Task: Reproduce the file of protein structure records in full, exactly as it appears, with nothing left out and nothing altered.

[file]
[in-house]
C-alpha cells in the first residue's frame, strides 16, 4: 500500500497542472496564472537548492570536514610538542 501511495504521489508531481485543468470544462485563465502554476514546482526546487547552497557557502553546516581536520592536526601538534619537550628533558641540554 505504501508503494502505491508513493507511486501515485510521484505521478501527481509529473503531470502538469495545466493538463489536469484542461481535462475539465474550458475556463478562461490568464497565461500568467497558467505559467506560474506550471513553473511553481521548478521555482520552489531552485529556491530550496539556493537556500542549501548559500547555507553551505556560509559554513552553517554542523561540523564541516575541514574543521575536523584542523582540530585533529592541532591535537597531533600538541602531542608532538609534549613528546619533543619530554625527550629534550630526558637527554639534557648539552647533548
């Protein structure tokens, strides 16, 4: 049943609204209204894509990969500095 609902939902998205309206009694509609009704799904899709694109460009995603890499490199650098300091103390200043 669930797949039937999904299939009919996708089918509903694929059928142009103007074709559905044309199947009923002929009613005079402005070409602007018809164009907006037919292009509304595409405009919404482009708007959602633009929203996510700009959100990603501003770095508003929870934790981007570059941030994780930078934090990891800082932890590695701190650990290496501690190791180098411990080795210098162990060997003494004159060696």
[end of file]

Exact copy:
[in-house]
C-alpha cells in the first residue's frame, strides 16, 4: 500500500497542472496564472537548492570536514610538542 501511495504521489508531481485543468470544462485563465502554476514546482526546487547552497557557502553546516581536520592536526601538534619537550628533558641540554 505504501508503494502505491508513493507511486501515485510521484505521478501527481509529473503531470502538469495545466493538463489536469484542461481535462475539465474550458475556463478562461490568464497565461500568467497558467505559467506560474506550471513553473511553481521548478521555482520552489531552485529556491530550496539556493537556500542549501548559500547555507553551505556560509559554513552553517554542523561540523564541516575541514574543521575536523584542523582540530585533529592541532591535537597531533600538541602531542608532538609534549613528546619533543619530554625527550629534550630526558637527554639534557648539552647533548
């Protein structure tokens, strides 16, 4: 049943609204209204894509990969500095 609902939902998205309206009694509609009704799904899709694109460009995603890499490199650098300091103390200043 669930797949039937999904299939009919996708089918509903694929059928142009103007074709559905044309199947009923002929009613005079402005070409602007018809164009907006037919292009509304595409405009919404482009708007959602633009929203996510700009959100990603501003770095508003929870934790981007570059941030994780930078934090990891800082932890590695701190650990290496501690190791180098411990080795210098162990060997003494004159060696």